Can a sugar tax help solve our obesity problem?


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11 comments

  1. David Siscoe

    So we, the tax payers currently SUBSIDIZE corn farmers to the tune of 1 billion dollars annually. Simply put our tax dollars provide the corn syrup used in 100% of the crap products contributing to obesity.

    Because the tax payers are CLEARLY unaware, many may think THIS to be a good idea. But the real proposal is let’s tax the taxpayer on the already subsidized tax dollars…

    Simply put…JUST HOW DUMB ARE THE TAXPAYERS?

    Likely, not so bright as many will THINK this to be a good idea but in the end it’s just a thinly veiled ADDITIONAL tax grab.

  2. Chris Bonnett

    This is an interesting and compelling case for public health to develop a comprehensive sugar strategy. However, I don’t have a lot of confidence Health Canada or PHAC will make that a priority. It seems that governments rarely lead anything…just look at the time and human cost before asbestos could be banned, next year.

    One minor error: First hyperlink indicates it is 40% of Canadians who were overweight or obese in 2013, not just obese.

  3. Bob Inglis

    Please stop blaming People for obesity and blame sugar !

    You mentioned 4-10 people are obese , so 60% of people are at normal bmi and are not obese ,it’s probable not realistic.
    Most type 1 diabetics are not obese and a majority of type 2 have onset or pre-insulin deficiency . Realistically obesity comes wth far more consequences wth low income , genetics etc! Yes we need more quality food accessibility for fresh food fruits and veggies & activity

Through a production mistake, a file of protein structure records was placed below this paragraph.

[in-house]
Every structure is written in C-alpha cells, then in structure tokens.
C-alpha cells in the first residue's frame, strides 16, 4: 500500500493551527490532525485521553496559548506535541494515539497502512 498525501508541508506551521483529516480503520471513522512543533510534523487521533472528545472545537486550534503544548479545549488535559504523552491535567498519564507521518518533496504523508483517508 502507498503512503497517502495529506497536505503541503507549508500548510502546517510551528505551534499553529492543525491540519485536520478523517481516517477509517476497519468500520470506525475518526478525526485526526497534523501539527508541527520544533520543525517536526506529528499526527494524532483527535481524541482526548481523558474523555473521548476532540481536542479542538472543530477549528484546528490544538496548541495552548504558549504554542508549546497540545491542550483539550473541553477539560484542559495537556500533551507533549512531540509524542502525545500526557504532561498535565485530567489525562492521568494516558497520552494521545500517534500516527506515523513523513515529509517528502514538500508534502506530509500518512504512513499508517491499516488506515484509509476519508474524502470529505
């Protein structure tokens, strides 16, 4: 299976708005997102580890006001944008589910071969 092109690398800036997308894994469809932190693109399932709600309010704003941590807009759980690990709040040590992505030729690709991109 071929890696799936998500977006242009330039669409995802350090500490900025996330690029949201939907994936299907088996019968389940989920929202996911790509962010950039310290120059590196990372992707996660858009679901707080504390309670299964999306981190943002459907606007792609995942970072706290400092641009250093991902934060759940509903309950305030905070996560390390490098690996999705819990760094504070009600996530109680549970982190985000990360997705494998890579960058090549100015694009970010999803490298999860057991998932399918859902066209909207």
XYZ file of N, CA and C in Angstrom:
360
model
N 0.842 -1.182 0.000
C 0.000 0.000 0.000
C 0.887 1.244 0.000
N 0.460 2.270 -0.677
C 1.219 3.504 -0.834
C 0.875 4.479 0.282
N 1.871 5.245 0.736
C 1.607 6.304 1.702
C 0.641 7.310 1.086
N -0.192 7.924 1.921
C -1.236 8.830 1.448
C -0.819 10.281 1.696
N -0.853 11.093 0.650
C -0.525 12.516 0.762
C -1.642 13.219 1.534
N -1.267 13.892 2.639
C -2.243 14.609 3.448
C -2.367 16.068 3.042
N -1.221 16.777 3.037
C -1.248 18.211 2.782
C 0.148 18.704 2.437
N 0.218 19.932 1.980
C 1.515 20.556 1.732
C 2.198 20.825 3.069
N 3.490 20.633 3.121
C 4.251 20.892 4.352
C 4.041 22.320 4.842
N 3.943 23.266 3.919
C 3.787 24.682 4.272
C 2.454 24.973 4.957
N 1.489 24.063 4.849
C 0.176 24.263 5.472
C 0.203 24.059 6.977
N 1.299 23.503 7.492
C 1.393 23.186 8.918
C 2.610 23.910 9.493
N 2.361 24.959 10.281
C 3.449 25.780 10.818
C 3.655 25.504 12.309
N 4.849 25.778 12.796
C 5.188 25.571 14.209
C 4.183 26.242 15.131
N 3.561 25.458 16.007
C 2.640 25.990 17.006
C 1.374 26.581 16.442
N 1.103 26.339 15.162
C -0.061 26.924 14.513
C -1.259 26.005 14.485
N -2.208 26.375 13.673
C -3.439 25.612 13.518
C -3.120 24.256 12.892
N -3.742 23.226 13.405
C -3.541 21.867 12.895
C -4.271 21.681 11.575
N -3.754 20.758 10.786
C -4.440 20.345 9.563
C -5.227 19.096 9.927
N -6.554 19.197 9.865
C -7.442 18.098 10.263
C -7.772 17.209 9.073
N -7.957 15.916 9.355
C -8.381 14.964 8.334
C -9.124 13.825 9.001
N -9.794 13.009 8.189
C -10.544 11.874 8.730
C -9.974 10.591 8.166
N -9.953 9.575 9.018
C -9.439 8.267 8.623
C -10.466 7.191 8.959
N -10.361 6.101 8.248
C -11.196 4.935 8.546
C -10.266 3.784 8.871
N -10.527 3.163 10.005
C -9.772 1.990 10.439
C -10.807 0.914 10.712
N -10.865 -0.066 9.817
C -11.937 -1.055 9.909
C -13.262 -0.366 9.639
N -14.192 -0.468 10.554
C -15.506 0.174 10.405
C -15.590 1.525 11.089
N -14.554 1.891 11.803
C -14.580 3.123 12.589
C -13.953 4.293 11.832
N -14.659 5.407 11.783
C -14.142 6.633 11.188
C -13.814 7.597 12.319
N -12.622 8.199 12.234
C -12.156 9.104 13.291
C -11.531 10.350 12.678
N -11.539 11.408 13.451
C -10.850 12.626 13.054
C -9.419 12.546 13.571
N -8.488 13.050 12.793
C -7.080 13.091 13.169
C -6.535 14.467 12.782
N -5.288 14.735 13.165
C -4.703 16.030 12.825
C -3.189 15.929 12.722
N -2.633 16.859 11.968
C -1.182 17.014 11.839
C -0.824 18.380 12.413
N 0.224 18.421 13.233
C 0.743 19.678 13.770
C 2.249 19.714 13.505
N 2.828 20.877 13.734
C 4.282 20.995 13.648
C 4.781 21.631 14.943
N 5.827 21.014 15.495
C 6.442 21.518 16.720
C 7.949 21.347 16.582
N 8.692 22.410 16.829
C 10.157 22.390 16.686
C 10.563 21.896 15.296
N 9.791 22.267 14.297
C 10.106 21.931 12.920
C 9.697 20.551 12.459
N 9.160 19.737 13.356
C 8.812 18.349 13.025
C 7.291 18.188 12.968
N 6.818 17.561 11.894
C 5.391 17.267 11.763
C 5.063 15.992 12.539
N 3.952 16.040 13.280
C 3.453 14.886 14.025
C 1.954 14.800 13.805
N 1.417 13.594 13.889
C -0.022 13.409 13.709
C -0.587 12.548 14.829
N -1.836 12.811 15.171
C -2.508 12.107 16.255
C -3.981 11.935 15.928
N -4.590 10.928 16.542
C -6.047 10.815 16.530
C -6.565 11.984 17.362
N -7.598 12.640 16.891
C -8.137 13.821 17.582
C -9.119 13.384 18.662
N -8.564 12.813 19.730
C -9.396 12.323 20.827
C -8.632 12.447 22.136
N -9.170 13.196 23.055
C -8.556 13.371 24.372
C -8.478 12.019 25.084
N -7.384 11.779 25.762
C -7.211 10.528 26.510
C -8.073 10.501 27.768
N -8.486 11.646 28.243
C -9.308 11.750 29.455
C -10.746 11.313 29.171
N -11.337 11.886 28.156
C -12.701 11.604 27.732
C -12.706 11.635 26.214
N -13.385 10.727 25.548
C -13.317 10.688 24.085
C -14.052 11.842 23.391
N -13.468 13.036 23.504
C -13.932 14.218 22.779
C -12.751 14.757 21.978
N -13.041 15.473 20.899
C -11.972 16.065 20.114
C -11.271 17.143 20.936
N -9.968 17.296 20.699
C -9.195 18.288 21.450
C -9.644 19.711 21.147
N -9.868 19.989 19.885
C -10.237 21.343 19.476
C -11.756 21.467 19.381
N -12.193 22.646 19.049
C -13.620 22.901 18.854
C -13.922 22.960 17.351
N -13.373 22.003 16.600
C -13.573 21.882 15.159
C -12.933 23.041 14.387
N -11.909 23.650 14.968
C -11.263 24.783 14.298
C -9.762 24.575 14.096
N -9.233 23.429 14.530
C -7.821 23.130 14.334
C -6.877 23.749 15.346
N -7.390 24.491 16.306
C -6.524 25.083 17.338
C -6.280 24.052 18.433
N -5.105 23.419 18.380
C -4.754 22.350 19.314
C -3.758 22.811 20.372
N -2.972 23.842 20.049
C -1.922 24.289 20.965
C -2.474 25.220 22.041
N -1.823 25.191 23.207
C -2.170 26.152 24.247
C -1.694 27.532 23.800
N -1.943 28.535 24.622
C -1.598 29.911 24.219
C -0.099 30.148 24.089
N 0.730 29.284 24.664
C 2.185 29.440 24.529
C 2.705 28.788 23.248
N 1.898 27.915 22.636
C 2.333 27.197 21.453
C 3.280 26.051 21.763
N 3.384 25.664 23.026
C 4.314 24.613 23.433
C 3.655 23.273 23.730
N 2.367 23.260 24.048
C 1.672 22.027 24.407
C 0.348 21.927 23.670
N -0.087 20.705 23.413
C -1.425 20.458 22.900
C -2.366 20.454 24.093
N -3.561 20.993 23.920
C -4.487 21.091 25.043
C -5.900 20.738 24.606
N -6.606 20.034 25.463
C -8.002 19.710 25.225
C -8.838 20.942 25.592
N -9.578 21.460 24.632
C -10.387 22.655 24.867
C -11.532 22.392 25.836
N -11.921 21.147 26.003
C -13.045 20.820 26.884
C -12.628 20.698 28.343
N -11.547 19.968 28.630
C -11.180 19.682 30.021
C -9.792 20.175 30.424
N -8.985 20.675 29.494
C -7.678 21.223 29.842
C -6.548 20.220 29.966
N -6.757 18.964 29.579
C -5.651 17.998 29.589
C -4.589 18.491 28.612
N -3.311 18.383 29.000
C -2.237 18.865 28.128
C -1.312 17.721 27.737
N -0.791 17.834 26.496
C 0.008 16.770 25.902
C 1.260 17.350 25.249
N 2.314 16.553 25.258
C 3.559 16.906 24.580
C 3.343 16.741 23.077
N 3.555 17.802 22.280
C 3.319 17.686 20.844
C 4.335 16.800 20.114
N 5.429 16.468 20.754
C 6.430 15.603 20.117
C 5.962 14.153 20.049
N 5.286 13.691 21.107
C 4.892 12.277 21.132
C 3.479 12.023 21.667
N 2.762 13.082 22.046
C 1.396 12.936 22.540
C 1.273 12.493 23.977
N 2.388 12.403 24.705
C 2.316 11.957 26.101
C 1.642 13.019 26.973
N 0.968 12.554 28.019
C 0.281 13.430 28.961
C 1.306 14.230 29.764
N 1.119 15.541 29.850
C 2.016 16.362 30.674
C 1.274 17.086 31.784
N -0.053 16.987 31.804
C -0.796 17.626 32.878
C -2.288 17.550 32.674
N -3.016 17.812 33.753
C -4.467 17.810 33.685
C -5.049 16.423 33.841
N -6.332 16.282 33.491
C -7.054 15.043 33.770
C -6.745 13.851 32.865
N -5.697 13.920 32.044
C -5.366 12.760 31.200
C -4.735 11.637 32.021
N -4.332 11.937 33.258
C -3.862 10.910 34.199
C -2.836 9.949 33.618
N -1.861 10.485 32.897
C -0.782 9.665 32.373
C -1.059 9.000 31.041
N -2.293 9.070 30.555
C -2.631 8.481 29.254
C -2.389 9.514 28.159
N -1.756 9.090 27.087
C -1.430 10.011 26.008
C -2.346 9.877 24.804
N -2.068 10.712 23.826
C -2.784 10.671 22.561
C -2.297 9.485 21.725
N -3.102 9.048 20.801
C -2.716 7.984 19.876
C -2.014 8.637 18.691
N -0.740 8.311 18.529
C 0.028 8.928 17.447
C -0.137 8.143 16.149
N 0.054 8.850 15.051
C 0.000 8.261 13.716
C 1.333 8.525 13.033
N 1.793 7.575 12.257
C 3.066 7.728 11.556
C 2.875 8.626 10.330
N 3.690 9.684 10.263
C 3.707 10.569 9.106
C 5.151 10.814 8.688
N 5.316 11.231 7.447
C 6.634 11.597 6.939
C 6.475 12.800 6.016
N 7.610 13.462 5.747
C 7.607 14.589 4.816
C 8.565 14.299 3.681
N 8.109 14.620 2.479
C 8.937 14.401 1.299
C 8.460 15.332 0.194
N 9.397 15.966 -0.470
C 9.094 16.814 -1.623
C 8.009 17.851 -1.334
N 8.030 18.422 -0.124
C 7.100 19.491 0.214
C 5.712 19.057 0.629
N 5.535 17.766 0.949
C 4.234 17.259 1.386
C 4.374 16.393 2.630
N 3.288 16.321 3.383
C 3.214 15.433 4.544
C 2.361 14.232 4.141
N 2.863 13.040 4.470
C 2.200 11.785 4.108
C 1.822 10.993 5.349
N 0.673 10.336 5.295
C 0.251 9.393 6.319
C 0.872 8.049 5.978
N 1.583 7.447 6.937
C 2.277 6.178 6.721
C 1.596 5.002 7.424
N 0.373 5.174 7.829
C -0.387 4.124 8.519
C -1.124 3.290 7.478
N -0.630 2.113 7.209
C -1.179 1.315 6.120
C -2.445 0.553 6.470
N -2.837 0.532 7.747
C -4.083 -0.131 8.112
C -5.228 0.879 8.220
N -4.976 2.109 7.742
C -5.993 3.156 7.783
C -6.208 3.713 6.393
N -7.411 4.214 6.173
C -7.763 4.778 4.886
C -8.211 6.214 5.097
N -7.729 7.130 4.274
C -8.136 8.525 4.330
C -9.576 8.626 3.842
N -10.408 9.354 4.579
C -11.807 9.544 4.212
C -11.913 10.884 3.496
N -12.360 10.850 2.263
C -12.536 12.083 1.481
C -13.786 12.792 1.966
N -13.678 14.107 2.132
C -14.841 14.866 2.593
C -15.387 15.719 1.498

We need the ability to reach our goals !

    Sugary drinks & sweets are already taxed to death and the consequence again falls on our lower income bracket which I for one wanted a cold drink! Pop or Milk or Juice all have a high content of sugar
    Yes Pop the most sugar ! But the cheapest !
    We need our Politicians & Policy Health Care Advisors to tell the manufactors pay up to our health care funds like cigarettes ! It’s a drug they want us to think it’s ok to consume wth flashy ads and commercials.

    Don’t blame the people and put more tax on 99% of us and the 1% rich company’s keep collecting

    Tax them or tell them stop wth the influx of sugar reduce the amount or be fined all funds directly to the health & wellness .

    As a type1 30yrs and a islet transplant recipient 7 years insulin independence yea !

    My thoughts

    • Carmen

      I agree, more accessibility to cheaper and quality fruits, veges, lean meats – healthier eating does cost more at times plus more prep when food is all fresh and you put it together. In this society, prepared and manufactured foods, especially those that are cheap which contain high carbs and fats are within budget for most. These days, some people do not even know meal prep; parents seem not to have the time to show the kids and unless the kids have courses at school, they don’t even know how to prep a healthy meal, or how to encourage healthy eating. Grab ‘n go meals, sweet treats, or just too much of a good thing and not enough movement contributes to obesity. You have people sitting in front of computers for very long lengths of time because it is their job or they game or socialize via computer (so they don’t move enough at times); to lower obesity really is each person’s ability to change their way of thinking. You may not be able to change the diabetes, my family has a really strong genetic component even in the really thin people. However, you can improve lifestyle and decrease obesity which has psychological and/or a socioeconomic variables dependent on the individual’s situation, not a matter of taxing more on sweets.

  4. Janice Macdonald

    Thank you for your clear overview on this issue which is consistent with Dietitians of Canada’s position on Taxation of Sugar-Sweetened Beverages which follows and is available on our website at http://www.dietitians.ca/taxation.